When Cameron finally woke up – revived, one might say, after his belated Tuscan café outings – he spoke about using water cannons against the “culture of fear”. An indelicate analogy may be drawn as to how people often react to fear with a full bladder. It is an instinctive bodily need. The Prime Minister is conducting the business of politics in just such an impulsive manner.
This deciduousness of culture is in fact due to propagated fear. We have seen and heard how Darcus Howe, West Indian writer and broadcaster, was verbally pummeled by the BBC anchor . He called this an insurgency. He wanted to recollect history; she wanted a human interest story: “So, you were saying about your grandson…”
The leader of the nation has all the sons and grandsons on his fingertips. He said, “In too many cases, the parents of these children – if they are still around – don’t care where their children are or who they are with, let alone what they are doing. The potential consequences of neglect and immorality on this scale have been clear for too long, without enough action being taken.”
Not only is this messed up psychoanalysis, but insensitive. There is no reason to condone those who have killed and destroyed parts of the city but he has claimed that the police did not use stringent methods because, “Looting had wrongly been treated as a public order issue, not as simple criminality” until it gathered momentum. Whose sons are the cops? Moreover, how can he insinuate that the parents of these young people may not be around? Is he implying they are later immigrants who have come without knowledge of the United Kingdom and have the temerity to disunite it? Or, is he suggesting that a certain class of people have removed themselves from the mainstream specifically to resurrect a counter-culture against the genteel British one? Perhaps, he might like to consider a walk through the most corseted times of English history, of an era where the morality he loves to flash dictated societal norms, and see for himself the sort of crimes committed then.
His smarmy statement, “These people were all volunteers. They didn’t have to do what they did”, conveys his trick-or-treat attitude. Having packed off the parents to the moral dungeon, he offers the children the luxury of choice. They ‘volunteered’ to commit such crimes. He does not specify whom they were volunteering for. This is part of the fear psychosis. To haunt is better than to hunt. He sent a message from the pulpit: “We will track you down, we will find you, we will charge you, we will punish you. You will pay for what you have done.”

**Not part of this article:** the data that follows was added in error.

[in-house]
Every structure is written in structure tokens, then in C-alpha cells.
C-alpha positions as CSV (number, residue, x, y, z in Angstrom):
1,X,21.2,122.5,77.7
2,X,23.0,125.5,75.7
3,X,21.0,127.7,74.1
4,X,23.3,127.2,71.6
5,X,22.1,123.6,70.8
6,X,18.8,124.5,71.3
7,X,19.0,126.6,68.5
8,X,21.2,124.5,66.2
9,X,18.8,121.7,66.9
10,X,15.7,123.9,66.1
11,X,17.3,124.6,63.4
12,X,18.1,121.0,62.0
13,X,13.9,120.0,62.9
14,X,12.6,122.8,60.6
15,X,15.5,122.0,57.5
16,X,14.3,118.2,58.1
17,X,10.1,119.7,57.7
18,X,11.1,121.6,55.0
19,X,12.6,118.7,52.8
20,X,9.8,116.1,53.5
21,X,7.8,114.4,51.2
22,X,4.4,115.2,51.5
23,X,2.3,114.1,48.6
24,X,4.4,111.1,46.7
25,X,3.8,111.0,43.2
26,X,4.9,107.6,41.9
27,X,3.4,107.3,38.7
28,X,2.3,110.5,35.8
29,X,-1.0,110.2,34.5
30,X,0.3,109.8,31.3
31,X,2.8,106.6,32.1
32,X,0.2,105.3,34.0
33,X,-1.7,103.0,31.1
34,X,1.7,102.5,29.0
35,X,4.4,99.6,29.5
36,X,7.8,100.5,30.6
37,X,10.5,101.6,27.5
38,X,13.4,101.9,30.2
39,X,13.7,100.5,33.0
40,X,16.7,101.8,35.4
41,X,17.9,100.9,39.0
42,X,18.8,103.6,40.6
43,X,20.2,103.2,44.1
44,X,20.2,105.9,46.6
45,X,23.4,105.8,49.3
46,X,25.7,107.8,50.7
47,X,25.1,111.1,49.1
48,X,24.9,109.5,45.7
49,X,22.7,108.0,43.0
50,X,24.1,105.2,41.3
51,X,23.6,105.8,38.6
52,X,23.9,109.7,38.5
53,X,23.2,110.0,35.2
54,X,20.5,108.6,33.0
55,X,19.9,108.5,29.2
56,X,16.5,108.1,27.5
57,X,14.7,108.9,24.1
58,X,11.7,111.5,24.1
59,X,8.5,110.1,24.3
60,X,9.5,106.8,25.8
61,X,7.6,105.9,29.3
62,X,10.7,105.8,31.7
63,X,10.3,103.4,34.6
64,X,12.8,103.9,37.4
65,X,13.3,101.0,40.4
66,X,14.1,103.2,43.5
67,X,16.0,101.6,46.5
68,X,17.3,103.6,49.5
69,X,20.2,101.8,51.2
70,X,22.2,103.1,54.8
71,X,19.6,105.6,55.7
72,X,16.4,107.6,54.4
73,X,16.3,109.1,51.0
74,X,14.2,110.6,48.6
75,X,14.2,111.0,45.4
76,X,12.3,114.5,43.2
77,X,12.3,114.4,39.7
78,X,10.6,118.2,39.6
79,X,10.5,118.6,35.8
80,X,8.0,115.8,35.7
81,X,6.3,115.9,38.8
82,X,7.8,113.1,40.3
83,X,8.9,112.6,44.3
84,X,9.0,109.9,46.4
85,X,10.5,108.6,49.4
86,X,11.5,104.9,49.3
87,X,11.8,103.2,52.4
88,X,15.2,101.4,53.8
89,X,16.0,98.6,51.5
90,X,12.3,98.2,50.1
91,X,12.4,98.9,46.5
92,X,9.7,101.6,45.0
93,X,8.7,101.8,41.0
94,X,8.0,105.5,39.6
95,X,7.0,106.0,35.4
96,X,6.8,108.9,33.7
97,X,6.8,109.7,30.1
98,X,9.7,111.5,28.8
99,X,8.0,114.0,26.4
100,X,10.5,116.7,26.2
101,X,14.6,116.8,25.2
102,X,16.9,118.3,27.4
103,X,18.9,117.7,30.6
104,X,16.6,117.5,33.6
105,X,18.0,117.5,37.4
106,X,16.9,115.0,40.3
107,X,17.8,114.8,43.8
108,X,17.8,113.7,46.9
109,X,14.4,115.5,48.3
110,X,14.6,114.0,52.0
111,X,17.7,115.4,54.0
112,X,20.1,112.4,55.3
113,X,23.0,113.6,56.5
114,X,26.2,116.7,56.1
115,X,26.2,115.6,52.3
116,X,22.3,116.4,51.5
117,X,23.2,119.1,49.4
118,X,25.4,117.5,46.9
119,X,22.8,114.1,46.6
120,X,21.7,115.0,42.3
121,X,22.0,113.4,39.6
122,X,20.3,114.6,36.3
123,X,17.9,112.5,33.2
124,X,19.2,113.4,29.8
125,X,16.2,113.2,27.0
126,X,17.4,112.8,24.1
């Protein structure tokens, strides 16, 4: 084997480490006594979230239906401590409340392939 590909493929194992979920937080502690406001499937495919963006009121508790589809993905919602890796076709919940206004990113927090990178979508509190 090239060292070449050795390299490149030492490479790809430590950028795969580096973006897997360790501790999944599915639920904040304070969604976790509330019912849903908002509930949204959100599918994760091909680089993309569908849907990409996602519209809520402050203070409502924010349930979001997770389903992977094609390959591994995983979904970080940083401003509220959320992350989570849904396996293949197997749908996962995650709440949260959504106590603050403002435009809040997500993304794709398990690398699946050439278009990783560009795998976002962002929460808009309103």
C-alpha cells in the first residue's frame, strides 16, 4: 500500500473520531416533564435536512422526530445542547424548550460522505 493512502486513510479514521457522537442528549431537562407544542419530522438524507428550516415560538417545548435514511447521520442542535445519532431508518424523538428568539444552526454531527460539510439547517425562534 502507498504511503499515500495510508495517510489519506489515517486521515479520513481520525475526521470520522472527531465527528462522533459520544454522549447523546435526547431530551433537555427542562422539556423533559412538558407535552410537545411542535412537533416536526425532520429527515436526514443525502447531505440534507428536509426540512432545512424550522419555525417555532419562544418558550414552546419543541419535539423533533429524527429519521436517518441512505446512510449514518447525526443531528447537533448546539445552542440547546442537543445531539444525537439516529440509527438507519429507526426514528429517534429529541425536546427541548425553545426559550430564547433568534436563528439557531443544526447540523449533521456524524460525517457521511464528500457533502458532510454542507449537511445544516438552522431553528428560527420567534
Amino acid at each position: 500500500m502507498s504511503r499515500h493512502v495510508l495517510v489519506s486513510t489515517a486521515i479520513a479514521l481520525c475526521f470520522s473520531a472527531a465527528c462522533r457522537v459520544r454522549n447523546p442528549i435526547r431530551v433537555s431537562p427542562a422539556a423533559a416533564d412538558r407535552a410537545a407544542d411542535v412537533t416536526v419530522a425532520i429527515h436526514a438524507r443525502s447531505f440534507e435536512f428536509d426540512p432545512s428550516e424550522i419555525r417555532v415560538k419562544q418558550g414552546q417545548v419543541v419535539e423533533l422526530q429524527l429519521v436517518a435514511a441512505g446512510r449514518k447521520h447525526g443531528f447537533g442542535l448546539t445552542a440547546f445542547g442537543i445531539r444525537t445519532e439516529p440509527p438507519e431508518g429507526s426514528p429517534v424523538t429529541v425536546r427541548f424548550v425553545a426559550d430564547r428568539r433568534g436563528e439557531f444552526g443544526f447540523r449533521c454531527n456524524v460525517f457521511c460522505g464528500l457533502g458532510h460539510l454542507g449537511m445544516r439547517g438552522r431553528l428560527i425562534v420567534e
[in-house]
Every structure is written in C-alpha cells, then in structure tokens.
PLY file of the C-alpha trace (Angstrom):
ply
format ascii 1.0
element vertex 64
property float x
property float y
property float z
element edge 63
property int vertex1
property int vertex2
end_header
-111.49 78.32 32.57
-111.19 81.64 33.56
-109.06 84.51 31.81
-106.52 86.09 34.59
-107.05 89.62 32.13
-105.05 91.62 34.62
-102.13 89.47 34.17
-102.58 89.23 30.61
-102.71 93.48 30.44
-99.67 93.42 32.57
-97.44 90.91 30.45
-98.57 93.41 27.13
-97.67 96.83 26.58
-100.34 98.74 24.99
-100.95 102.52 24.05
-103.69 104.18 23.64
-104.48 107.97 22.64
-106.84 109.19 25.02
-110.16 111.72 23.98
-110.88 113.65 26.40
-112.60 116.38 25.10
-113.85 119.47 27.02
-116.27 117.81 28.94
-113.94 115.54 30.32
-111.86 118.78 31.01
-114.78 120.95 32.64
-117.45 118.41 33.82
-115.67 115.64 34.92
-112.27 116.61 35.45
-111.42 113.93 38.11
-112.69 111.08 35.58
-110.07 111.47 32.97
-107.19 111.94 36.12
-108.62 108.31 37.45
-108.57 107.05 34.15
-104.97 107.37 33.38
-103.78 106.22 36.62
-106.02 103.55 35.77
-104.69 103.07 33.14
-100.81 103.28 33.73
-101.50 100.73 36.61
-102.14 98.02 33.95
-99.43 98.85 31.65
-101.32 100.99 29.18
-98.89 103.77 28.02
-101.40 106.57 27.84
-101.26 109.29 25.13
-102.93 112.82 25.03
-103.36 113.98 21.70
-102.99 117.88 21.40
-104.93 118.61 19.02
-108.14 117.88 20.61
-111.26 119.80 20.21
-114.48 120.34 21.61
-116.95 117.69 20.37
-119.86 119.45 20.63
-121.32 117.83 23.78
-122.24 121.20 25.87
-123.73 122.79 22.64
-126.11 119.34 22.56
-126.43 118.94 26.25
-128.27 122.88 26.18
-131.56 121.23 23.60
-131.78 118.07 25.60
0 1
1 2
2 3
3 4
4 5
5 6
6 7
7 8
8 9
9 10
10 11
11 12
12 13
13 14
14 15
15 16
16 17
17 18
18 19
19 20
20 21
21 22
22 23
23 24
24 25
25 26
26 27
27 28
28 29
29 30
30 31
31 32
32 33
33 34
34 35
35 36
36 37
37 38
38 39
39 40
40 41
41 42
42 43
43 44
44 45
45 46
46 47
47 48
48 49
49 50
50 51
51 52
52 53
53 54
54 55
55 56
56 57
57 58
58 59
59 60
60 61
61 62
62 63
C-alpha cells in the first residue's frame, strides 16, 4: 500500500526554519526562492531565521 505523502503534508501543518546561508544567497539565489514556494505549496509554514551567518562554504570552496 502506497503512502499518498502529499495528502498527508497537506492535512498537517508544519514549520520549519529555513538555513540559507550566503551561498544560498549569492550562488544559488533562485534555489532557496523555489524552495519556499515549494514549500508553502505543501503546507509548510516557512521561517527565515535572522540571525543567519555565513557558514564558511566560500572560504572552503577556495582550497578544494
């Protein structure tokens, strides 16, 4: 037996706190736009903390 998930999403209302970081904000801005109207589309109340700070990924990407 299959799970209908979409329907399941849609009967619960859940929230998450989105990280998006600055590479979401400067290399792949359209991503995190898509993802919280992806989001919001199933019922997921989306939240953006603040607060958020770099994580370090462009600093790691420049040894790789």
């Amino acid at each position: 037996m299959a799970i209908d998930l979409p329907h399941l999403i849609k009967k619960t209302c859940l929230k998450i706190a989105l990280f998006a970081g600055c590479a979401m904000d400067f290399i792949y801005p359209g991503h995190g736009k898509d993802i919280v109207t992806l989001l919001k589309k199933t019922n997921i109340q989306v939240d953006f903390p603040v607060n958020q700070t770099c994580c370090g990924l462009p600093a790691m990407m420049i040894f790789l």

It has taken him a while to find that out. Or was he biding time for the opportune moment where disparate sides could be played against one another and he could bask in the glory of gumption?
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Who will they shut up? The reasonable middle-class as represented by the media talks about those who took to the streets for “justice”, not justice. It is their version as opposed to the proper one. It is pertinent to point out that the few who were not poor belonged to the creamy layer. This works wonderfully to posit evil against evil. The millionaires’ club versus the murky cubby hole. It serves the establishment to partake of the a la carte tokenism of Laura’s theme.
Let us recall the Ernest debate. Discussions about Hemingway’s paranoia were renewed and it was all out again – his depression and his suicide. No one believed his slurred ramblings, including his friend and biographer, A.E. Hotchner who wrote in the New York Times about it. The writer would say, “Everything’s bugged. Can’t use the phone. Mail intercepted.”
As they drove one day, Hemingway peered into a bank; two men were working inside. He said, “Auditors. The F.B.I.’s got them going over my account. Why would two auditors be working in the middle of the night? Of course it’s my account.”
Hotchner was to realise the truth of it: “Decades later, in response to a Freedom of Information petition, the F.B.I. released its Hemingway file. It revealed that beginning in the 1940s J. Edgar Hoover had placed Ernest under surveillance because he was suspicious of Ernest’s activities in Cuba. Over the following years, agents filed reports on him and tapped his phones. The surveillance continued all through his confinement at St. Mary’s Hospital. It is likely that the phone outside his room was tapped after all. In the years since, I have tried to reconcile Ernest’s fear of the F.B.I., which I regretfully misjudged, with the reality of the F.B.I. file. I now believe he truly sensed the surveillance, and that it substantially contributed to his anguish and his suicide.”
We are discovering the plausibility of how the system seeks to subvert thought with WikiLeaks and now how the Murdoch empire used the purveyors of news to create and destroy news. The United Kingdom will need to figure out that the “culture of fear” is not in those stolen in H&M jeans.
Who is the paranoid one here? Is not xenophobia a paranoid reaction by a nation?
© Farzana Versey